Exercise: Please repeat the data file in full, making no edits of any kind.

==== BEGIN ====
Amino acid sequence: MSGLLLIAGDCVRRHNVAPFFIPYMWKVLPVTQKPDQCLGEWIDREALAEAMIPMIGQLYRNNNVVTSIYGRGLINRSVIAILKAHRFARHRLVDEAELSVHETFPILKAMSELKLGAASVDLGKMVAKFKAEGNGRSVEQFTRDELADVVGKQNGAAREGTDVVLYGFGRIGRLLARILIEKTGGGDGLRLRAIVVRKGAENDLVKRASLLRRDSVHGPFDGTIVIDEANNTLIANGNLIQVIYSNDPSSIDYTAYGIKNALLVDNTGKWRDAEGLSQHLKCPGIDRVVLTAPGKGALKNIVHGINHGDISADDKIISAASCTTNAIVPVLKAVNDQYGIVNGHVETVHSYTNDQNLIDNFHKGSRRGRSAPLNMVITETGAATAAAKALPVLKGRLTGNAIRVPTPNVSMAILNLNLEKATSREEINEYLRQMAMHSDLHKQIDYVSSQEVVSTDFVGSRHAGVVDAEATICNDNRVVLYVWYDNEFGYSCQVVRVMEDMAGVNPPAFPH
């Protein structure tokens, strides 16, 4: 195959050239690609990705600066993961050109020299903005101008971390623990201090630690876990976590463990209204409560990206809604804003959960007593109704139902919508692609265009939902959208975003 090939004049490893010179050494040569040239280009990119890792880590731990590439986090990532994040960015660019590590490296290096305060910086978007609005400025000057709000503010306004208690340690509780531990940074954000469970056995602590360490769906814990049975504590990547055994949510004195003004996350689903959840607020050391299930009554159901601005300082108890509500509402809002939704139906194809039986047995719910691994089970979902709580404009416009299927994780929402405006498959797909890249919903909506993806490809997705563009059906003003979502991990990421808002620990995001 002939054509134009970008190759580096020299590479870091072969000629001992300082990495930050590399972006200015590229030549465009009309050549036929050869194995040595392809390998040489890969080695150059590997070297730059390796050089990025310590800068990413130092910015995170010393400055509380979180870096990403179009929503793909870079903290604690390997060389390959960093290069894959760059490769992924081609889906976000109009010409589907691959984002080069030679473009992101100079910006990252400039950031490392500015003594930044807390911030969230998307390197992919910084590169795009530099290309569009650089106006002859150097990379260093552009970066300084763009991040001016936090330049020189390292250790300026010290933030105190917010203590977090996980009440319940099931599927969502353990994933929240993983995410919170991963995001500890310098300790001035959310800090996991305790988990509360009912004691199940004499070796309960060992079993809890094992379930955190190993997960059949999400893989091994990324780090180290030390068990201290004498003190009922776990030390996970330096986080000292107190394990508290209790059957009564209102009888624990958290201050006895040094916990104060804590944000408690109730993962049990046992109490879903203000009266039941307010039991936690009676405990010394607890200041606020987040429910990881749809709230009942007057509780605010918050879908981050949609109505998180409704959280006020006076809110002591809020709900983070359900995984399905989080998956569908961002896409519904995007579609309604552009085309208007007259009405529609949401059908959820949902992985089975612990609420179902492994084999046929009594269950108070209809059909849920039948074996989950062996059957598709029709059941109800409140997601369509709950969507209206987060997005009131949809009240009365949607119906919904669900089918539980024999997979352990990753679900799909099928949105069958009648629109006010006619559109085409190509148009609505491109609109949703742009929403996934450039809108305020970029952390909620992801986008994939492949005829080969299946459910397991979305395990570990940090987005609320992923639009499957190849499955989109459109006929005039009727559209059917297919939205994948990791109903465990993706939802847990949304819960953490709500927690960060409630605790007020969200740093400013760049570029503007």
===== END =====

Amino acid sequence: MSGLLLIAGDCVRRHNVAPFFIPYMWKVLPVTQKPDQCLGEWIDREALAEAMIPMIGQLYRNNNVVTSIYGRGLINRSVIAILKAHRFARHRLVDEAELSVHETFPILKAMSELKLGAASVDLGKMVAKFKAEGNGRSVEQFTRDELADVVGKQNGAAREGTDVVLYGFGRIGRLLARILIEKTGGGDGLRLRAIVVRKGAENDLVKRASLLRRDSVHGPFDGTIVIDEANNTLIANGNLIQVIYSNDPSSIDYTAYGIKNALLVDNTGKWRDAEGLSQHLKCPGIDRVVLTAPGKGALKNIVHGINHGDISADDKIISAASCTTNAIVPVLKAVNDQYGIVNGHVETVHSYTNDQNLIDNFHKGSRRGRSAPLNMVITETGAATAAAKALPVLKGRLTGNAIRVPTPNVSMAILNLNLEKATSREEINEYLRQMAMHSDLHKQIDYVSSQEVVSTDFVGSRHAGVVDAEATICNDNRVVLYVWYDNEFGYSCQVVRVMEDMAGVNPPAFPH
């Protein structure tokens, strides 16, 4: 195959050239690609990705600066993961050109020299903005101008971390623990201090630690876990976590463990209204409560990206809604804003959960007593109704139902919508692609265009939902959208975003 090939004049490893010179050494040569040239280009990119890792880590731990590439986090990532994040960015660019590590490296290096305060910086978007609005400025000057709000503010306004208690340690509780531990940074954000469970056995602590360490769906814990049975504590990547055994949510004195003004996350689903959840607020050391299930009554159901601005300082108890509500509402809002939704139906194809039986047995719910691994089970979902709580404009416009299927994780929402405006498959797909890249919903909506993806490809997705563009059906003003979502991990990421808002620990995001 002939054509134009970008190759580096020299590479870091072969000629001992300082990495930050590399972006200015590229030549465009009309050549036929050869194995040595392809390998040489890969080695150059590997070297730059390796050089990025310590800068990413130092910015995170010393400055509380979180870096990403179009929503793909870079903290604690390997060389390959960093290069894959760059490769992924081609889906976000109009010409589907691959984002080069030679473009992101100079910006990252400039950031490392500015003594930044807390911030969230998307390197992919910084590169795009530099290309569009650089106006002859150097990379260093552009970066300084763009991040001016936090330049020189390292250790300026010290933030105190917010203590977090996980009440319940099931599927969502353990994933929240993983995410919170991963995001500890310098300790001035959310800090996991305790988990509360009912004691199940004499070796309960060992079993809890094992379930955190190993997960059949999400893989091994990324780090180290030390068990201290004498003190009922776990030390996970330096986080000292107190394990508290209790059957009564209102009888624990958290201050006895040094916990104060804590944000408690109730993962049990046992109490879903203000009266039941307010039991936690009676405990010394607890200041606020987040429910990881749809709230009942007057509780605010918050879908981050949609109505998180409704959280006020006076809110002591809020709900983070359900995984399905989080998956569908961002896409519904995007579609309604552009085309208007007259009405529609949401059908959820949902992985089975612990609420179902492994084999046929009594269950108070209809059909849920039948074996989950062996059957598709029709059941109800409140997601369509709950969507209206987060997005009131949809009240009365949607119906919904669900089918539980024999997979352990990753679900799909099928949105069958009648629109006010006619559109085409190509148009609505491109609109949703742009929403996934450039809108305020970029952390909620992801986008994939492949005829080969299946459910397991979305395990570990940090987005609320992923639009499957190849499955989109459109006929005039009727559209059917297919939205994948990791109903465990993706939802847990949304819960953490709500927690960060409630605790007020969200740093400013760049570029503007």